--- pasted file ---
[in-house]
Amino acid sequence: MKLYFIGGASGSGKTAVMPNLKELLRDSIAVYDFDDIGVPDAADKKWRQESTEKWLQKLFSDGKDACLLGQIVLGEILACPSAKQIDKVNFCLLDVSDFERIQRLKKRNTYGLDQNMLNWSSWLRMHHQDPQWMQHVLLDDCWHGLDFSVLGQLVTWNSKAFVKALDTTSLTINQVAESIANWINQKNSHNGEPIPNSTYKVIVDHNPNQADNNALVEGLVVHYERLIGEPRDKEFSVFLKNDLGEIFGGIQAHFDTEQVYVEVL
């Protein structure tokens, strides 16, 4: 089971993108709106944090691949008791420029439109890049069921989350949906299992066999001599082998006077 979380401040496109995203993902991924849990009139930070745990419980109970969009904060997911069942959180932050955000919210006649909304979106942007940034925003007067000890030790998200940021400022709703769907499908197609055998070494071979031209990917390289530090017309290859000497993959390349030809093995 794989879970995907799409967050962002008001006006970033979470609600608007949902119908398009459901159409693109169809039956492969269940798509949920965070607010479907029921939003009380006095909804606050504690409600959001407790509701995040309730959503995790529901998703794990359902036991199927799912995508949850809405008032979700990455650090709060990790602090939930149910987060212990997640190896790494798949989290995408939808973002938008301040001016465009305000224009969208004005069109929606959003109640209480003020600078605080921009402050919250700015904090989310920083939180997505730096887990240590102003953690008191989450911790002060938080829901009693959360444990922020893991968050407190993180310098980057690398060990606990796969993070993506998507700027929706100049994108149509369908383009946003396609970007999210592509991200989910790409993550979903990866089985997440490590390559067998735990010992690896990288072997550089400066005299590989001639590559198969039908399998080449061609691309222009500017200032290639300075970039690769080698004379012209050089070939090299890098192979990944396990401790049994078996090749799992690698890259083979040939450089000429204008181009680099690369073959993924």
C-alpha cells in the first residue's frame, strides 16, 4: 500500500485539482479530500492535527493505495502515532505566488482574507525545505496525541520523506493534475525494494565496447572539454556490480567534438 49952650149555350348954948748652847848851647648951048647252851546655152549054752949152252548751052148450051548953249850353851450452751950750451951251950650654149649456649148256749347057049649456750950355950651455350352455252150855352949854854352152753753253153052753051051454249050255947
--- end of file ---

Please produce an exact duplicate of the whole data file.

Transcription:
[in-house]
Amino acid sequence: MKLYFIGGASGSGKTAVMPNLKELLRDSIAVYDFDDIGVPDAADKKWRQESTEKWLQKLFSDGKDACLLGQIVLGEILACPSAKQIDKVNFCLLDVSDFERIQRLKKRNTYGLDQNMLNWSSWLRMHHQDPQWMQHVLLDDCWHGLDFSVLGQLVTWNSKAFVKALDTTSLTINQVAESIANWINQKNSHNGEPIPNSTYKVIVDHNPNQADNNALVEGLVVHYERLIGEPRDKEFSVFLKNDLGEIFGGIQAHFDTEQVYVEVL
């Protein structure tokens, strides 16, 4: 089971993108709106944090691949008791420029439109890049069921989350949906299992066999001599082998006077 979380401040496109995203993902991924849990009139930070745990419980109970969009904060997911069942959180932050955000919210006649909304979106942007940034925003007067000890030790998200940021400022709703769907499908197609055998070494071979031209990917390289530090017309290859000497993959390349030809093995 794989879970995907799409967050962002008001006006970033979470609600608007949902119908398009459901159409693109169809039956492969269940798509949920965070607010479907029921939003009380006095909804606050504690409600959001407790509701995040309730959503995790529901998703794990359902036991199927799912995508949850809405008032979700990455650090709060990790602090939930149910987060212990997640190896790494798949989290995408939808973002938008301040001016465009305000224009969208004005069109929606959003109640209480003020600078605080921009402050919250700015904090989310920083939180997505730096887990240590102003953690008191989450911790002060938080829901009693959360444990922020893991968050407190993180310098980057690398060990606990796969993070993506998507700027929706100049994108149509369908383009946003396609970007999210592509991200989910790409993550979903990866089985997440490590390559067998735990010992690896990288072997550089400066005299590989001639590559198969039908399998080449061609691309222009500017200032290639300075970039690769080698004379012209050089070939090299890098192979990944396990401790049994078996090749799992690698890259083979040939450089000429204008181009680099690369073959993924």
C-alpha cells in the first residue's frame, strides 16, 4: 500500500485539482479530500492535527493505495502515532505566488482574507525545505496525541520523506493534475525494494565496447572539454556490480567534438 49952650149555350348954948748652847848851647648951048647252851546655152549054752949152252548751052148450051548953249850353851450452751950750451951251950650654149649456649148256749347057049649456750950355950651455350352455252150855352949854854352152753753253153052753051051454249050255947